history


I just finished reading a book called “Swan Town” by Michael J. Ortiz. It is a book written in the point of view of Shakespeare’s daughter, Susanna.

I think the author wrote this book because he wanted something new and different out there. I don’t think there are many books written from his daughters point of view. You always here about Shakespeare and what a great writer he was, but you don’t really hear or learn anything about his family, or how they lived while he was away in London working. The theme of the book, I think, is really telling what it might be like to be Shakespeare’s daughter. It tells about the way life for her and her family was, about how her little brother died, and the sacrifice her uncle made. Although it may not be exactly correct of how she lived, its a good way to get a feel of it.

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In 1916 a young boy, just three years older than me, was murdered.  He was brutally lynched and burned alive by a mob in Waco, Texas.

When I read the story about Jesse Washington, I felt sick and shocked. I knew people did things like this, but I never knew it was to this extent.  For Black History Month, we learn about people like Martin Luther King Jr. and Rosa Parks, and I think that is a good thing, but I also think we should be learning about people like Jesse, and what it was like for them. He was only 17 when he was killed.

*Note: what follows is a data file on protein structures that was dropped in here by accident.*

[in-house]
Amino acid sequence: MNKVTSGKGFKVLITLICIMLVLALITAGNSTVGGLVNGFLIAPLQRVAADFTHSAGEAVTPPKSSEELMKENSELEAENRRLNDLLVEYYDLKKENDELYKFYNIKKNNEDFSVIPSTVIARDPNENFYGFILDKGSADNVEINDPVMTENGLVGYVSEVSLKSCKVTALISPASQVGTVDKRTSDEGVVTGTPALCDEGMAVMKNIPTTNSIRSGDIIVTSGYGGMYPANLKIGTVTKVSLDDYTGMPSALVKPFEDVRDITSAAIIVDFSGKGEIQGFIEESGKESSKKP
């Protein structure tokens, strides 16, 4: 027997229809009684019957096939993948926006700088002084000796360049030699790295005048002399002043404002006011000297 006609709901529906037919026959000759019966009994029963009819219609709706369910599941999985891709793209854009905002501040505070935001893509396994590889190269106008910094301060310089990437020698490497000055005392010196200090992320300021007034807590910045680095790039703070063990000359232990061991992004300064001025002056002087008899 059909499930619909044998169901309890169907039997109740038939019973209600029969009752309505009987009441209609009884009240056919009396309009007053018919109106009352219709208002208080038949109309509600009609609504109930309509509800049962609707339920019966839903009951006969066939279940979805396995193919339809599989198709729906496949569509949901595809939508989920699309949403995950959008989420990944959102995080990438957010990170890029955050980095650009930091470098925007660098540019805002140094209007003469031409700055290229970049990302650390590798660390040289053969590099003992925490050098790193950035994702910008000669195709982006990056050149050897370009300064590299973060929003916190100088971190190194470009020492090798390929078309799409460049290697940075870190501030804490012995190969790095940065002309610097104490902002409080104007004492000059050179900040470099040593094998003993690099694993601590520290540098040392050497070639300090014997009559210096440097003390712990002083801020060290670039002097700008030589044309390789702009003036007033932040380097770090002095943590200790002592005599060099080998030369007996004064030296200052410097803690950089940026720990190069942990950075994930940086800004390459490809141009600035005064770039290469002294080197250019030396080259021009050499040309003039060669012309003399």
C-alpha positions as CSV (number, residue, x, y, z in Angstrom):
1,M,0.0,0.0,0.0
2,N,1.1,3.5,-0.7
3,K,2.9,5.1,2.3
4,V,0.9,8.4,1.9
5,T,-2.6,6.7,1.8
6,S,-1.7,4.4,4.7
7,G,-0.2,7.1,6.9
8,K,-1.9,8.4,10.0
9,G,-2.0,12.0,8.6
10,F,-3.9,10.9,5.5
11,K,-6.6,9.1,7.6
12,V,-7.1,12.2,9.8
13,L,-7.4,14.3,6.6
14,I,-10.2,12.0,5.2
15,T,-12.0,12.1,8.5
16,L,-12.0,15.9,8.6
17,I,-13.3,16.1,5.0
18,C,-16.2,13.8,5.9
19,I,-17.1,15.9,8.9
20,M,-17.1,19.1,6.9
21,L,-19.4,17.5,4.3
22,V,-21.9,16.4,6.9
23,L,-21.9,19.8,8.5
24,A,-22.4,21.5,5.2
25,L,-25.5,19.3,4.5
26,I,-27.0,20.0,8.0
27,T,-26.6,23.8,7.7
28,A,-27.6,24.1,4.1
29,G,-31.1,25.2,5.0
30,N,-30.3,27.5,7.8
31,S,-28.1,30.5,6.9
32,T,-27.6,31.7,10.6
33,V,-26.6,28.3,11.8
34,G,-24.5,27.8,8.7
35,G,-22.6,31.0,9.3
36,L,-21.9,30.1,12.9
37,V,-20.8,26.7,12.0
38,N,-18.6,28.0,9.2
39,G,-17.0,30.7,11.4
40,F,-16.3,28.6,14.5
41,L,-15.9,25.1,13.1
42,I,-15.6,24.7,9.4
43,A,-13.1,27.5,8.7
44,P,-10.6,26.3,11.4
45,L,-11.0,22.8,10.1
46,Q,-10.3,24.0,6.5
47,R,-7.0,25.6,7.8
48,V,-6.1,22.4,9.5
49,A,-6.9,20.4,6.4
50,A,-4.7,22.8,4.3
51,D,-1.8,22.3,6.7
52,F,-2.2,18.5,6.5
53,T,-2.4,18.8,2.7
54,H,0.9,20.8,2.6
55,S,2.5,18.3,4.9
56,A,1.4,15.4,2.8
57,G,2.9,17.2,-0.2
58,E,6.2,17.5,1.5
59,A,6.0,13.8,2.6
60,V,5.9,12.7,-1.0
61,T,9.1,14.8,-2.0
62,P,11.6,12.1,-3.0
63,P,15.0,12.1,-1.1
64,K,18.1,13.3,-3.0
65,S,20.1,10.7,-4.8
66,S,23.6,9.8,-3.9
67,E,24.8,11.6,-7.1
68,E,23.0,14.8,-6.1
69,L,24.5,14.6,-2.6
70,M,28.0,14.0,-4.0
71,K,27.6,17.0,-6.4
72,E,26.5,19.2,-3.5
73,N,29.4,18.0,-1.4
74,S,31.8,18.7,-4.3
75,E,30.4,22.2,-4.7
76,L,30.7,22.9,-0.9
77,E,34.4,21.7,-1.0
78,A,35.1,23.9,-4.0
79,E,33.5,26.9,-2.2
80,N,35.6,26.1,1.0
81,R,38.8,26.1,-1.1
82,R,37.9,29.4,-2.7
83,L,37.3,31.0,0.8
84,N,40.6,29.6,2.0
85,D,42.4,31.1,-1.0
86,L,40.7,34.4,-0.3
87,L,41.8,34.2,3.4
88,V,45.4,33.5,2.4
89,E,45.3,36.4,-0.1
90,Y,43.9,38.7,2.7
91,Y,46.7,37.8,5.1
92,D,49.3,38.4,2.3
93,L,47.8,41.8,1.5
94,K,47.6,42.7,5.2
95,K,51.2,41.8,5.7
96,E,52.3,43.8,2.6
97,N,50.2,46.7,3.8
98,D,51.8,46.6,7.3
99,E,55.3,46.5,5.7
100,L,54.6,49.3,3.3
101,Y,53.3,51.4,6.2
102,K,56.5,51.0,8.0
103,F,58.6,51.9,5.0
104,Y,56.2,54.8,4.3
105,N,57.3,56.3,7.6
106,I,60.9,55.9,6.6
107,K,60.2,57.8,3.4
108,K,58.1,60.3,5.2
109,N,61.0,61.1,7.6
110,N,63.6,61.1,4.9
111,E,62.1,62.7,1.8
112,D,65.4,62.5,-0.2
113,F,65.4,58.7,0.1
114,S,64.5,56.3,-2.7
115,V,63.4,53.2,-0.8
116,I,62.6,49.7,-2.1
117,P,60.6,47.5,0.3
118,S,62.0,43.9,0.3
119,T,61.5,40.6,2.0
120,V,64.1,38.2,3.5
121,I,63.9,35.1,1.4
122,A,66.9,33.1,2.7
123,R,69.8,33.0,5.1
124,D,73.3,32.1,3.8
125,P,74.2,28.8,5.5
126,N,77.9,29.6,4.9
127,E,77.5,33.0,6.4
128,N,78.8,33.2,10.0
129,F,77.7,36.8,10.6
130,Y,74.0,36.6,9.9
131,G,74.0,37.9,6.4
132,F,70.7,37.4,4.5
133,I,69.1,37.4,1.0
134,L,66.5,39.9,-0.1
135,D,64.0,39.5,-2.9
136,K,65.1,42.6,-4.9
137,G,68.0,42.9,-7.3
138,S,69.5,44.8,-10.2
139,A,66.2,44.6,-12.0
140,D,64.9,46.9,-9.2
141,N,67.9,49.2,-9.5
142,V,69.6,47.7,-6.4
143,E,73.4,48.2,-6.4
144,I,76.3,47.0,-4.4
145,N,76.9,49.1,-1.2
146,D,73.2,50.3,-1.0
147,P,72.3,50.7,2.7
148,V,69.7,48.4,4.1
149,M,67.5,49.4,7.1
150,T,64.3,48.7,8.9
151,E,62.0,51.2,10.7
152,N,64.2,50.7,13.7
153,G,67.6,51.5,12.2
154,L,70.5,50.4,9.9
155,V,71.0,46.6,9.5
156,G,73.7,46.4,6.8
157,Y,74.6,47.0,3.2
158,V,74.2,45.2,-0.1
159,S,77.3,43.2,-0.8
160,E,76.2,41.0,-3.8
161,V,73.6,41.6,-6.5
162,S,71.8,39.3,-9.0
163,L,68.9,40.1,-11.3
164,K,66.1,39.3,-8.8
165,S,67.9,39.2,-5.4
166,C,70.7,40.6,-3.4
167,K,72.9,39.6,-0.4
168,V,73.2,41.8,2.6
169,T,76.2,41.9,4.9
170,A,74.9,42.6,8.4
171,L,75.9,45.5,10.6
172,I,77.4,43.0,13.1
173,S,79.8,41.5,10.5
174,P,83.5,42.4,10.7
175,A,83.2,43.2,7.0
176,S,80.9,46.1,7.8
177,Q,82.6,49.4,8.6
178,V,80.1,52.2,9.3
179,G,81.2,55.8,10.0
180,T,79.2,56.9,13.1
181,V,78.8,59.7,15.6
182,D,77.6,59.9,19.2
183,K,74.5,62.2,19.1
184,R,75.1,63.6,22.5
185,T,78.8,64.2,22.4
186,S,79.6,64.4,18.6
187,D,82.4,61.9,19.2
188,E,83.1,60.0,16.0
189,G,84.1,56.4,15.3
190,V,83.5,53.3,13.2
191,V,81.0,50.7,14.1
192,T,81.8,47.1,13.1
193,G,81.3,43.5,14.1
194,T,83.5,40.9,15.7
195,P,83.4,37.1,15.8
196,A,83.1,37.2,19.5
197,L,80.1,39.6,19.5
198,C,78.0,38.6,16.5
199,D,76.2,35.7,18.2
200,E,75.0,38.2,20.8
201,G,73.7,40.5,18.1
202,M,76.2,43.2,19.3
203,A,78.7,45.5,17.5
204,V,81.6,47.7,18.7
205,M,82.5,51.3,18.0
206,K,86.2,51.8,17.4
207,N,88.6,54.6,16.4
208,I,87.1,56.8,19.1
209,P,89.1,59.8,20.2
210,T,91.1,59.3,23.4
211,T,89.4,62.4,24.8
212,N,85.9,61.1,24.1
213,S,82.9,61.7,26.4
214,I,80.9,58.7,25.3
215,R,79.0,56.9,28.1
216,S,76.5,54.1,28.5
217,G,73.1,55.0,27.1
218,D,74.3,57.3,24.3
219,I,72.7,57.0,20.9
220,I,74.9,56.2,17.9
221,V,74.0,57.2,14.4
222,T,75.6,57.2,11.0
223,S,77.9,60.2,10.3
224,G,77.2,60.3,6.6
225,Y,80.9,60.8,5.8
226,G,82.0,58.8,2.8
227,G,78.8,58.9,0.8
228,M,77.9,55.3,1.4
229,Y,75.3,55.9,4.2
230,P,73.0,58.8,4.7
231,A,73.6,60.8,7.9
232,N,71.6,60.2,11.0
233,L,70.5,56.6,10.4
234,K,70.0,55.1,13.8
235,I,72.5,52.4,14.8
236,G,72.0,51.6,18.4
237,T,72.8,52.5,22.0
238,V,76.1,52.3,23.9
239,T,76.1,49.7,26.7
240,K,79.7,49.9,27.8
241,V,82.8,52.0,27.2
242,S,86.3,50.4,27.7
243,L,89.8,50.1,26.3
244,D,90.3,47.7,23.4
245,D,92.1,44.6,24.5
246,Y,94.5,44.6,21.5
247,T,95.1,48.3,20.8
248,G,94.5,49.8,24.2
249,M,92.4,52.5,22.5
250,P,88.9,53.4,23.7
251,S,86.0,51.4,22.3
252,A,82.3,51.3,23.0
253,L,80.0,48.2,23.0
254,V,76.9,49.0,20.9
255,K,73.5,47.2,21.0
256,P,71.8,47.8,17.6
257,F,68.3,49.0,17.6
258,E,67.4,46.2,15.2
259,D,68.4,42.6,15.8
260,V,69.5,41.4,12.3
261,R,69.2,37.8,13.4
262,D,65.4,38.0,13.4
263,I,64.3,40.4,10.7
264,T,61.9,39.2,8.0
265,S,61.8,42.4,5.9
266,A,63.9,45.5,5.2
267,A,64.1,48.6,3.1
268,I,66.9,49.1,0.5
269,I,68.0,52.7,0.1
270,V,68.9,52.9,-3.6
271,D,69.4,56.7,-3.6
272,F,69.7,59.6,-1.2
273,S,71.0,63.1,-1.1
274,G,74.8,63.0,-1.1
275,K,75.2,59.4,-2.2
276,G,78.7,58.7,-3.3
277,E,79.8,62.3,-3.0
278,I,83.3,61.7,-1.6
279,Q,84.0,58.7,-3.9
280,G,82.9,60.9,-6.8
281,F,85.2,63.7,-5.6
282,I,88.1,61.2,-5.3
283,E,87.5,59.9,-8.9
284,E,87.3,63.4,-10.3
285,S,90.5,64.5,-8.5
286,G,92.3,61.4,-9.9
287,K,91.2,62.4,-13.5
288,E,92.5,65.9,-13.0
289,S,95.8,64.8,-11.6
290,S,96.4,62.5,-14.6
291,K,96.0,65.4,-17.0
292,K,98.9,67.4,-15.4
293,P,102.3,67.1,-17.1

This is a photo of Jesse after his death. Here is the link for where I got the photo.

The reason for this post is because in school we are not doing anything for Black History Month, and my mom wanted me to do something. Tomorrow I will be looking at accomplishments.

Mom says, let’s read Ann Rinaldi’s story based on the legend of Tempe Wick.

The Revolutionary War is raging. General Wayne’s soldiers are freezing, underpaid, and resentful. Whispers of mutiny abound.   A stone’s throw from the restless camp, Tempe Wick wages her own battle for survival. Despite her efforts, she fears she won’t be able to feed her family, care for her ailing mother, or maintain her farm for long.  As the whispers get louder, the soldiers get bolder. Mutiny is imminent. And Tempe faces a gut-wrenching decision: Should she join the revolt? (review by goodreads)

And answer these questions in a different color.  Entire sentences and correct spelling (does dribbling count in basketball?)

1.  Civil wars divide families.  How has it divided the families in this story?

2.  Abraham tells Mary that compromise is a necessary commodity, but not all the characters agree.  How do Mary, Tempe, and General Wayne feel about compromise?  How do you feel about it?  When should you compromise, and when should you stand firm?

3.  What does Mary mean when she says that everyone is part and parcel of the whole of their life experiences?  In what ways have your life experiences determined who you are now?

4.  Mary tells Henry, “Sometimes it helps to air old ills in the sunlight.”  What does she mean?

5.  Tempe believes that a persons”s motives do not matter as much as their actions.  Do you think one is more important than the other?  Why?

6.  In what ways might Henry’s living as a lunatic make his life easier?  Harder?

7.  Abraham advises Mary that “those closest to the problem cannot see the solution.”  Do you think this is true?  Who can you turn to when you have a problem?

8.  In his letter to Mary, Abraham says,”I choose to look at the past fondly and to the future with hope.”  Why might he choose to see things this way?  How should he handle his unhappy memories?

Think about it.

Many many years ago,

Kids my age sat on this carousel seat,

at the age of one hundred and twenty -three

they would now be.